Kazakhstan
News Bulletin
Released weekly by the Embassy of the Republic of Kazakhstan
www.kazakhembus.com
January 25, 2007                                               Vol. 7, No. 5
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In this issue
PDF version

Kazakhstan Will Focus More on Central Asia, Vigorously Pursue OSCE Chairmanship, Tazhin Says
New Export Route for Kazakh Oil Gets Closer to Reality
Kazakhstan to Expand Ethanol Production
Kazakh Becomes SCO Secretary General




Kazakhstan Will Focus More on Central Asia,
Vigorously Pursue OSCE Chairmanship, Tazhin Says

Kazakhstan will pay special attention to relationships with its neighbors in Central Asia at the same time as it will continue to pursue the balanced foreign policy globally, the country’s new Foreign Minister Marat Tazhin explained on January 22 in Astana.

“Kazakhstan should pay special attention to Central Asia which
our President defined as the ‘zone of crucial interests of
Kazakhstan and our nearest neighbors’,” Tazhin said in a
meeting with the Foreign Ministry staff. “It is in our national
interests to promote the competitiveness of our entire region to
the greatest extent possible.”

A balanced foreign policy course pursued until now, also referred
to as the “multi-dimensional foreign policy”, has served
Kazakhstan well and “proved its correctness and effectiveness in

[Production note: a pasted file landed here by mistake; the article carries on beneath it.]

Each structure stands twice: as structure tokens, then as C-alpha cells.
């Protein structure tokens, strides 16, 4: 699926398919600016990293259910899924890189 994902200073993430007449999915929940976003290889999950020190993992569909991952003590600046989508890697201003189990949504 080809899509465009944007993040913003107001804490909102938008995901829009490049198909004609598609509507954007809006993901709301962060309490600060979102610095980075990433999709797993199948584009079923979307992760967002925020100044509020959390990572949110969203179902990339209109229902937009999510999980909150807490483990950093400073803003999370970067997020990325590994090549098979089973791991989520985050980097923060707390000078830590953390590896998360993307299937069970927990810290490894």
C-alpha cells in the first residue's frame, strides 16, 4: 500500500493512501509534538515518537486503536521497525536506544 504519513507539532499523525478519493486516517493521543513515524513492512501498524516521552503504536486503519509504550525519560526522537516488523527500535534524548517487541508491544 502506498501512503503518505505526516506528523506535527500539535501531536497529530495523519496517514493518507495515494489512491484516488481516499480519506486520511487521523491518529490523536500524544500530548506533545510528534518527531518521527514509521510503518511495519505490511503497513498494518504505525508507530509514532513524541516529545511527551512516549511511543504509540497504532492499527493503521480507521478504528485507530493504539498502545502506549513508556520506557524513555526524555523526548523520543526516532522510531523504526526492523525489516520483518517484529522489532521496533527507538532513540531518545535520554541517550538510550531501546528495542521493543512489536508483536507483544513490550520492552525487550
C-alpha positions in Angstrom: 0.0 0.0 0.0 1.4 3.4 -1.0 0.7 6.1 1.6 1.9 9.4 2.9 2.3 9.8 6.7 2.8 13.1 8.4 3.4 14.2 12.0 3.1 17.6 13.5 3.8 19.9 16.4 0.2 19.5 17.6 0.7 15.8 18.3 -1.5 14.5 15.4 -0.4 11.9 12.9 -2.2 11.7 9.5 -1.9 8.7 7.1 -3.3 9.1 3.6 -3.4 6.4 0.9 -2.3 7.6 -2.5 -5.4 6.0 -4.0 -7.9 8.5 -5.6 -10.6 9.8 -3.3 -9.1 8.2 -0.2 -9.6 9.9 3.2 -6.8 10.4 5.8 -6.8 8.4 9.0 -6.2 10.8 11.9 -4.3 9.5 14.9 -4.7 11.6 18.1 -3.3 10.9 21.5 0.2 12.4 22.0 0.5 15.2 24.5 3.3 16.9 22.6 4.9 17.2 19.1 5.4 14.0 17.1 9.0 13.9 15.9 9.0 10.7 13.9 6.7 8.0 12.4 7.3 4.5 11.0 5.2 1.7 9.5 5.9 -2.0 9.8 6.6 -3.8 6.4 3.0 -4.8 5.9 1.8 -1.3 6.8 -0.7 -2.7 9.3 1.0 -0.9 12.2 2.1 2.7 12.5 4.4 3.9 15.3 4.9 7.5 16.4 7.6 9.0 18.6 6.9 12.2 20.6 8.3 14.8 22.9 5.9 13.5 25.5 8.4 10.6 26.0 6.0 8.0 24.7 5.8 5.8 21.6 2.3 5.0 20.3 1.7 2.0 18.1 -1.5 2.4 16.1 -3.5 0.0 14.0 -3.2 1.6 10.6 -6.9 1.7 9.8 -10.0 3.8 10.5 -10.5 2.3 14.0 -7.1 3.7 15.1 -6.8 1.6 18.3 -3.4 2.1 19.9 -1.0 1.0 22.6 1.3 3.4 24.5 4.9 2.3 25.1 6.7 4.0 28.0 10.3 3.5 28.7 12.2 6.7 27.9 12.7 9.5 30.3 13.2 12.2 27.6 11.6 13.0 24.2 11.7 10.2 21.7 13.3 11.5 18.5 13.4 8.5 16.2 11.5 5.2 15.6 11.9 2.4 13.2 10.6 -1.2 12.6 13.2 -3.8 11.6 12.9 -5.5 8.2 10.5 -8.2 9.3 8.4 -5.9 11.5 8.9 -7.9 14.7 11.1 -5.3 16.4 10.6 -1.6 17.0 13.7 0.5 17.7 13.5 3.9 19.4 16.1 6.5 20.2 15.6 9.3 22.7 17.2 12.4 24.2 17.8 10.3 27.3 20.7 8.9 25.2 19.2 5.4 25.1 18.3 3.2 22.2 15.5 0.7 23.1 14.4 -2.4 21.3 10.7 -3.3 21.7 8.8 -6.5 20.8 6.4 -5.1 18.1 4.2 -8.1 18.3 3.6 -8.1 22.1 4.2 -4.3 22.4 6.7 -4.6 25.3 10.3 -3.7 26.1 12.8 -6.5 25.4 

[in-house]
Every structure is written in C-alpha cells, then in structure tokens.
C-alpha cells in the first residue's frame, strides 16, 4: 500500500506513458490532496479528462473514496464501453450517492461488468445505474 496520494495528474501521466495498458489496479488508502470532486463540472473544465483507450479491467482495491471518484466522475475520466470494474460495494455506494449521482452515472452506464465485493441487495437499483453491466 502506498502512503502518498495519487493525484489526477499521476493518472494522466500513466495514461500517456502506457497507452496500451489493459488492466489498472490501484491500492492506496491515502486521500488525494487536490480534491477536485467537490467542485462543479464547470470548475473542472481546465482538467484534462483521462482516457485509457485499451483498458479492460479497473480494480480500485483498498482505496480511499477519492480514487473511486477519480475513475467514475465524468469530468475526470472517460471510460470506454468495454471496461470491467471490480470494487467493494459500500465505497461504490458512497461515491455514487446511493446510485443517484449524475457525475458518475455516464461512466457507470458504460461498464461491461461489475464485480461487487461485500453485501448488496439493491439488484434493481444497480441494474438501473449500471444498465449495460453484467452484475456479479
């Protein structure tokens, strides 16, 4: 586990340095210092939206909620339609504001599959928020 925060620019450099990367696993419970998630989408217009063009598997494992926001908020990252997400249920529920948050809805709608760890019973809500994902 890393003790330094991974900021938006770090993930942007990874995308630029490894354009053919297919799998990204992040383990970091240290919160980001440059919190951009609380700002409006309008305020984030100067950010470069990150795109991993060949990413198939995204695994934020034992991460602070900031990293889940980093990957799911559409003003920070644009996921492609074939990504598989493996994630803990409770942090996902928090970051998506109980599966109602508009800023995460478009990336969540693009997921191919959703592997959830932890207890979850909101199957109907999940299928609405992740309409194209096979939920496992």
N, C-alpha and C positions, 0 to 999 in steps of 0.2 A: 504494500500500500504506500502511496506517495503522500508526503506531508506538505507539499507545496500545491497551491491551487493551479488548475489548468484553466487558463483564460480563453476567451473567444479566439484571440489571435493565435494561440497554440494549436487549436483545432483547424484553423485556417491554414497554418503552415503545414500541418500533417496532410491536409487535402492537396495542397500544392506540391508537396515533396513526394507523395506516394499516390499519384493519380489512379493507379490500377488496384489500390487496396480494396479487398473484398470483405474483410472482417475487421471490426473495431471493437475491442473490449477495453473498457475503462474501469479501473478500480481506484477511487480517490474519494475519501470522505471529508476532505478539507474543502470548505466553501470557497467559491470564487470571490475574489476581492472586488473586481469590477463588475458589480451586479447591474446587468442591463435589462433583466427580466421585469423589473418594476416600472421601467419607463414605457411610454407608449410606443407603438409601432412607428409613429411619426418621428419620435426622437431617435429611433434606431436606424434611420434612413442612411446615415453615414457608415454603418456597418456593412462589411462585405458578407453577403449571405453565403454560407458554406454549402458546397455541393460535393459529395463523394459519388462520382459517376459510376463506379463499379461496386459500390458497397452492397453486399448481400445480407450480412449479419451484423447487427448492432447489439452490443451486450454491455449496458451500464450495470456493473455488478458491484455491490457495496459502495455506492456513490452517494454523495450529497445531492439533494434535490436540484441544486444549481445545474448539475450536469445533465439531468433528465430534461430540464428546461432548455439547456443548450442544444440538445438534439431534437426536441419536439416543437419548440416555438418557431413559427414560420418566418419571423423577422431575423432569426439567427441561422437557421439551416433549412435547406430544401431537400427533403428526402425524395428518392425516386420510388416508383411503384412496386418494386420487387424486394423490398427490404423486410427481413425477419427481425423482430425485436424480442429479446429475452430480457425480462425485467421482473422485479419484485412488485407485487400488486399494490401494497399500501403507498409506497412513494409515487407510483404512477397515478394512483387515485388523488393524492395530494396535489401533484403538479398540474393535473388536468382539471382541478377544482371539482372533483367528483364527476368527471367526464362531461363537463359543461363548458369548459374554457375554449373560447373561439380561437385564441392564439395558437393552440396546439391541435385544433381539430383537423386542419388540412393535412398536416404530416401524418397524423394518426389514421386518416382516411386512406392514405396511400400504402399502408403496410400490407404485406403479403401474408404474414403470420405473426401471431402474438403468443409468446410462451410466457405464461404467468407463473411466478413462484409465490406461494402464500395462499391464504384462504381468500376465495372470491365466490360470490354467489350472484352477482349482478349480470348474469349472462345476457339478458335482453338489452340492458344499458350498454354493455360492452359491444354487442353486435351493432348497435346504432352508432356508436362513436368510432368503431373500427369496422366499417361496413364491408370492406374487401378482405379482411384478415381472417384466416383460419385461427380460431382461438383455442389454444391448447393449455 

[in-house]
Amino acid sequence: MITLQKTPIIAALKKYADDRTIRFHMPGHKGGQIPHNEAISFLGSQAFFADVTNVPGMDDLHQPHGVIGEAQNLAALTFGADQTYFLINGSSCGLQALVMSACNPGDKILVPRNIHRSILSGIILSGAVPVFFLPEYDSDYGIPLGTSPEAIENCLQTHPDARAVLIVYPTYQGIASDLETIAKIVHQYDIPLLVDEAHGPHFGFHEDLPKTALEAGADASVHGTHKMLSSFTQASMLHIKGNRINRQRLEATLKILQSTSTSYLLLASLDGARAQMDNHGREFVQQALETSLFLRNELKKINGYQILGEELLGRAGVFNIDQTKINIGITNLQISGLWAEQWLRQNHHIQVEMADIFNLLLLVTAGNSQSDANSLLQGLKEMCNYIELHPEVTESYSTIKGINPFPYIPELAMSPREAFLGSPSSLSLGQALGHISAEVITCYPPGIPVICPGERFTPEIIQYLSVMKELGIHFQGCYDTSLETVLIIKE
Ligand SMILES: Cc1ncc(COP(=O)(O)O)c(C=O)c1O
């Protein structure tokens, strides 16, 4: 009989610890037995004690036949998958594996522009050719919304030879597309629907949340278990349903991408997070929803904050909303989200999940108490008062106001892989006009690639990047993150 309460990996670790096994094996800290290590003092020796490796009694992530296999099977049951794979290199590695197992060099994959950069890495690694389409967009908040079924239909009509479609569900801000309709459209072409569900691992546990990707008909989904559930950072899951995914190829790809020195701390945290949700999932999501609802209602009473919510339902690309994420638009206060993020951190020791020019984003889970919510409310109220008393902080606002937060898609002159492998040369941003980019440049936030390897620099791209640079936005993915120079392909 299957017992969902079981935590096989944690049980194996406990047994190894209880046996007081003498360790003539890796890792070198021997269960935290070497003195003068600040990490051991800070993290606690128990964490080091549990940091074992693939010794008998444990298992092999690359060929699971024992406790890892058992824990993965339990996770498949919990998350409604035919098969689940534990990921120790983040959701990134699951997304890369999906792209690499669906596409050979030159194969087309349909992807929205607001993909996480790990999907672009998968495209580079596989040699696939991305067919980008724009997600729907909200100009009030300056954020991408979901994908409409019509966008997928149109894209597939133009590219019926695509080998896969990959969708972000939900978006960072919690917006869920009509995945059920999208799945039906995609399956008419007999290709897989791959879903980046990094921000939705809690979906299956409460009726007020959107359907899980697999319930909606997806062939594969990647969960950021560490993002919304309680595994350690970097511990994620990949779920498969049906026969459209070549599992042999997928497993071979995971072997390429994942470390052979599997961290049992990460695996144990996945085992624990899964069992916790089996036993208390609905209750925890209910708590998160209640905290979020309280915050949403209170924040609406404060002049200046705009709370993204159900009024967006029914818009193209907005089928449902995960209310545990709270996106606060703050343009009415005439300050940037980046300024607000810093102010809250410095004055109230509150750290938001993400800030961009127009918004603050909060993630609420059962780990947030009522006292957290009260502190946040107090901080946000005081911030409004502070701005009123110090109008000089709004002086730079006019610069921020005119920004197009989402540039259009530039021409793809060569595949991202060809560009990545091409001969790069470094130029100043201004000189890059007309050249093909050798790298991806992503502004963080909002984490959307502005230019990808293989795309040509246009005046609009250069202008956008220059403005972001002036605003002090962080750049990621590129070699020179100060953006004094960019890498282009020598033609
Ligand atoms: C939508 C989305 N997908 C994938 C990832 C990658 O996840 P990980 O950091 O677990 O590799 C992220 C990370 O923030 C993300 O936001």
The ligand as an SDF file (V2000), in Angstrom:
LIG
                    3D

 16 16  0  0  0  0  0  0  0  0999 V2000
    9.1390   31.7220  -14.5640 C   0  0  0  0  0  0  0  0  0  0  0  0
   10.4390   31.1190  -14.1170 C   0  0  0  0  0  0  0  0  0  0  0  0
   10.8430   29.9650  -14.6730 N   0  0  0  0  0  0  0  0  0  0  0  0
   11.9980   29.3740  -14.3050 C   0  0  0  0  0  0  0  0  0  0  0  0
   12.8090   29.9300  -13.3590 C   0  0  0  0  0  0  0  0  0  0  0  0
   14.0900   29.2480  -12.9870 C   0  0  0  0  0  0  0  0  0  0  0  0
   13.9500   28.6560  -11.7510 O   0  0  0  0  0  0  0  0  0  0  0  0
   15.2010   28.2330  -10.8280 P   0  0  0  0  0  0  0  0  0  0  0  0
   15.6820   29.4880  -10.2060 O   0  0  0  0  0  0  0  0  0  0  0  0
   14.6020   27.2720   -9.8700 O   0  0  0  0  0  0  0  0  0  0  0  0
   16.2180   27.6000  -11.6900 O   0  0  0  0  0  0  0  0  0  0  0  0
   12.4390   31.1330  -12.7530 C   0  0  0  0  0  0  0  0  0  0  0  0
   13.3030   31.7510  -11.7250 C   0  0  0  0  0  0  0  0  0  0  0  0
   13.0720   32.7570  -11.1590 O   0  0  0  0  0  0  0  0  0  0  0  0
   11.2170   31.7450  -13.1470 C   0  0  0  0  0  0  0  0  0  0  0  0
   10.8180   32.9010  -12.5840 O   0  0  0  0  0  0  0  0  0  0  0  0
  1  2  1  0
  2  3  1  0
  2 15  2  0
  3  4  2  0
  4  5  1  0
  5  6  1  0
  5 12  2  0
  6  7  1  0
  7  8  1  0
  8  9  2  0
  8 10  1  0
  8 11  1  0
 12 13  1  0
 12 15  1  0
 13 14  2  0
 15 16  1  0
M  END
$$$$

ensuring our international relations,” Tazhin noted. He said, “We
have built pragmatic, constructive and mutually beneficial
relations with both neighboring countries and all the interested
parties. Kazakhstan has no open adversaries, and as we
protected national interests, we were able to avoid conflicts.”

Tazhin said reaching a new quality of partnership with the United
States and the European Union were an “important achievement”
of the past year, “adding stability to our international position.”

“We realized pragmatically the impulses from the West and
solidified Kazakhstan’s status as the key partner in Central
Asia,” he added.

Also last year, Kazakhstan “strengthened an alliance with the Russian Federation and developed strategic partnership with the People’s Republic of China,” Kazakhstan’s two biggest neighbors to the North and to the East.

“Today, Kazakhstan is an example of successful development against the backdrop of a complicated regional and geopolitical situation, growing challenges to stability and security, and the increasing involvement of international centers of power in our region,” the Foreign Minister concluded.